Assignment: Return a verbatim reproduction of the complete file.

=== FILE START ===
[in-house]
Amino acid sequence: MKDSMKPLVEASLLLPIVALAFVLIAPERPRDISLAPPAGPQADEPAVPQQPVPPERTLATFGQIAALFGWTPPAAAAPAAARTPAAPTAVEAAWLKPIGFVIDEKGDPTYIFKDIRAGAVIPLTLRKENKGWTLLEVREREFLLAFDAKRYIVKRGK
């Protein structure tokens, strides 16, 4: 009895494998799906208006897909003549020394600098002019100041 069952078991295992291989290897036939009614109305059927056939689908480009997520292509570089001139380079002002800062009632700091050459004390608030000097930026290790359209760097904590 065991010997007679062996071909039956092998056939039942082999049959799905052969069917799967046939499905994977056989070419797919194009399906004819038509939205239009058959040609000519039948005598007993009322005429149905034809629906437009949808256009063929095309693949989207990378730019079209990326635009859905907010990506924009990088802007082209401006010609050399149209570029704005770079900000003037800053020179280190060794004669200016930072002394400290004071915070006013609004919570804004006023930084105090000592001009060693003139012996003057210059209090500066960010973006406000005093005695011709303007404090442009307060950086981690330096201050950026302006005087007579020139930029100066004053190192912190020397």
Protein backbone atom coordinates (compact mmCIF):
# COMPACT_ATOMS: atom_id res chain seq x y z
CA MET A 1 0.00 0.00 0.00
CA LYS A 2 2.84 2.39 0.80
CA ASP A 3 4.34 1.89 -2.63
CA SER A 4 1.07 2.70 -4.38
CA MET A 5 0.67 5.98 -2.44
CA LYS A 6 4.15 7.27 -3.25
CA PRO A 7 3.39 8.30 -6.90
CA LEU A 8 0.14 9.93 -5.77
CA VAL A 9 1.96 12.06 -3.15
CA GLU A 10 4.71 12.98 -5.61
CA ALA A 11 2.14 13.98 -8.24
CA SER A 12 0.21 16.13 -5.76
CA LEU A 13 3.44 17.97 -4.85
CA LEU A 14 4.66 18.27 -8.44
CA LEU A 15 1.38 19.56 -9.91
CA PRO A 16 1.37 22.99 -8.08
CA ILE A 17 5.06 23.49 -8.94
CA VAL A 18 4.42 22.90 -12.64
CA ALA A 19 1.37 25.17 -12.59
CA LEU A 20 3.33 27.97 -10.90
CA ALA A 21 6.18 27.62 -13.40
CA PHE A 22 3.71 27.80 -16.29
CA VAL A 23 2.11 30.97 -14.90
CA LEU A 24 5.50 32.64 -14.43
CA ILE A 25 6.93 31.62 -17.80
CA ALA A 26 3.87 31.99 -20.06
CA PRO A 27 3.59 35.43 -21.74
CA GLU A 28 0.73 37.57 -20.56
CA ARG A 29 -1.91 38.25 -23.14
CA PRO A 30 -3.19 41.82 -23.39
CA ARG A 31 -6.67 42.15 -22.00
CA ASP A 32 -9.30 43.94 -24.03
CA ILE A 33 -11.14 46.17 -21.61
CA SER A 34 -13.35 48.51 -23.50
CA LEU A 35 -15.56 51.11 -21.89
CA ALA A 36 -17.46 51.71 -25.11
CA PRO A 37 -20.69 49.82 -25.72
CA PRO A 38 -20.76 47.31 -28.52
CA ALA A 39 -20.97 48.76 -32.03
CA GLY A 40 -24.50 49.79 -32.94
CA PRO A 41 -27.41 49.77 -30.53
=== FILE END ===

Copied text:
[in-house]
Amino acid sequence: MKDSMKPLVEASLLLPIVALAFVLIAPERPRDISLAPPAGPQADEPAVPQQPVPPERTLATFGQIAALFGWTPPAAAAPAAARTPAAPTAVEAAWLKPIGFVIDEKGDPTYIFKDIRAGAVIPLTLRKENKGWTLLEVREREFLLAFDAKRYIVKRGK
């Protein structure tokens, strides 16, 4: 009895494998799906208006897909003549020394600098002019100041 069952078991295992291989290897036939009614109305059927056939689908480009997520292509570089001139380079002002800062009632700091050459004390608030000097930026290790359209760097904590 065991010997007679062996071909039956092998056939039942082999049959799905052969069917799967046939499905994977056989070419797919194009399906004819038509939205239009058959040609000519039948005598007993009322005429149905034809629906437009949808256009063929095309693949989207990378730019079209990326635009859905907010990506924009990088802007082209401006010609050399149209570029704005770079900000003037800053020179280190060794004669200016930072002394400290004071915070006013609004919570804004006023930084105090000592001009060693003139012996003057210059209090500066960010973006406000005093005695011709303007404090442009307060950086981690330096201050950026302006005087007579020139930029100066004053190192912190020397």
Protein backbone atom coordinates (compact mmCIF):
# COMPACT_ATOMS: atom_id res chain seq x y z
CA MET A 1 0.00 0.00 0.00
CA LYS A 2 2.84 2.39 0.80
CA ASP A 3 4.34 1.89 -2.63
CA SER A 4 1.07 2.70 -4.38
CA MET A 5 0.67 5.98 -2.44
CA LYS A 6 4.15 7.27 -3.25
CA PRO A 7 3.39 8.30 -6.90
CA LEU A 8 0.14 9.93 -5.77
CA VAL A 9 1.96 12.06 -3.15
CA GLU A 10 4.71 12.98 -5.61
CA ALA A 11 2.14 13.98 -8.24
CA SER A 12 0.21 16.13 -5.76
CA LEU A 13 3.44 17.97 -4.85
CA LEU A 14 4.66 18.27 -8.44
CA LEU A 15 1.38 19.56 -9.91
CA PRO A 16 1.37 22.99 -8.08
CA ILE A 17 5.06 23.49 -8.94
CA VAL A 18 4.42 22.90 -12.64
CA ALA A 19 1.37 25.17 -12.59
CA LEU A 20 3.33 27.97 -10.90
CA ALA A 21 6.18 27.62 -13.40
CA PHE A 22 3.71 27.80 -16.29
CA VAL A 23 2.11 30.97 -14.90
CA LEU A 24 5.50 32.64 -14.43
CA ILE A 25 6.93 31.62 -17.80
CA ALA A 26 3.87 31.99 -20.06
CA PRO A 27 3.59 35.43 -21.74
CA GLU A 28 0.73 37.57 -20.56
CA ARG A 29 -1.91 38.25 -23.14
CA PRO A 30 -3.19 41.82 -23.39
CA ARG A 31 -6.67 42.15 -22.00
CA ASP A 32 -9.30 43.94 -24.03
CA ILE A 33 -11.14 46.17 -21.61
CA SER A 34 -13.35 48.51 -23.50
CA LEU A 35 -15.56 51.11 -21.89
CA ALA A 36 -17.46 51.71 -25.11
CA PRO A 37 -20.69 49.82 -25.72
CA PRO A 38 -20.76 47.31 -28.52
CA ALA A 39 -20.97 48.76 -32.03
CA GLY A 40 -24.50 49.79 -32.94
CA PRO A 41 -27.41 49.77 -30.53